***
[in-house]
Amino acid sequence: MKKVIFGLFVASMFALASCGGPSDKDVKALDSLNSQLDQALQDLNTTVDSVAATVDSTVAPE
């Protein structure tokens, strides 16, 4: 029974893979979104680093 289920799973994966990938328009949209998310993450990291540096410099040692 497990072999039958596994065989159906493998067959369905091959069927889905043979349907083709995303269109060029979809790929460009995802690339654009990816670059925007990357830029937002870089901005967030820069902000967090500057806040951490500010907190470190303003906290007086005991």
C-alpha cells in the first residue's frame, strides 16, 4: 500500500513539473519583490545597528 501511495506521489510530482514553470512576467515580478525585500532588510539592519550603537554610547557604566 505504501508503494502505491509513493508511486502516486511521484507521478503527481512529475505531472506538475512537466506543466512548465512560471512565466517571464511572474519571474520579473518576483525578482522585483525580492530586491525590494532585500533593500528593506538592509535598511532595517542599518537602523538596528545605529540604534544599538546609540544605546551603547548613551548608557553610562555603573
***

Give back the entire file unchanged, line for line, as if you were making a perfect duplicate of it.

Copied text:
[in-house]
Amino acid sequence: MKKVIFGLFVASMFALASCGGPSDKDVKALDSLNSQLDQALQDLNTTVDSVAATVDSTVAPE
């Protein structure tokens, strides 16, 4: 029974893979979104680093 289920799973994966990938328009949209998310993450990291540096410099040692 497990072999039958596994065989159906493998067959369905091959069927889905043979349907083709995303269109060029979809790929460009995802690339654009990816670059925007990357830029937002870089901005967030820069902000967090500057806040951490500010907190470190303003906290007086005991």
C-alpha cells in the first residue's frame, strides 16, 4: 500500500513539473519583490545597528 501511495506521489510530482514553470512576467515580478525585500532588510539592519550603537554610547557604566 505504501508503494502505491509513493508511486502516486511521484507521478503527481512529475505531472506538475512537466506543466512548465512560471512565466517571464511572474519571474520579473518576483525578482522585483525580492530586491525590494532585500533593500528593506538592509535598511532595517542599518537602523538596528545605529540604534544599538546609540544605546551603547548613551548608557553610562555603573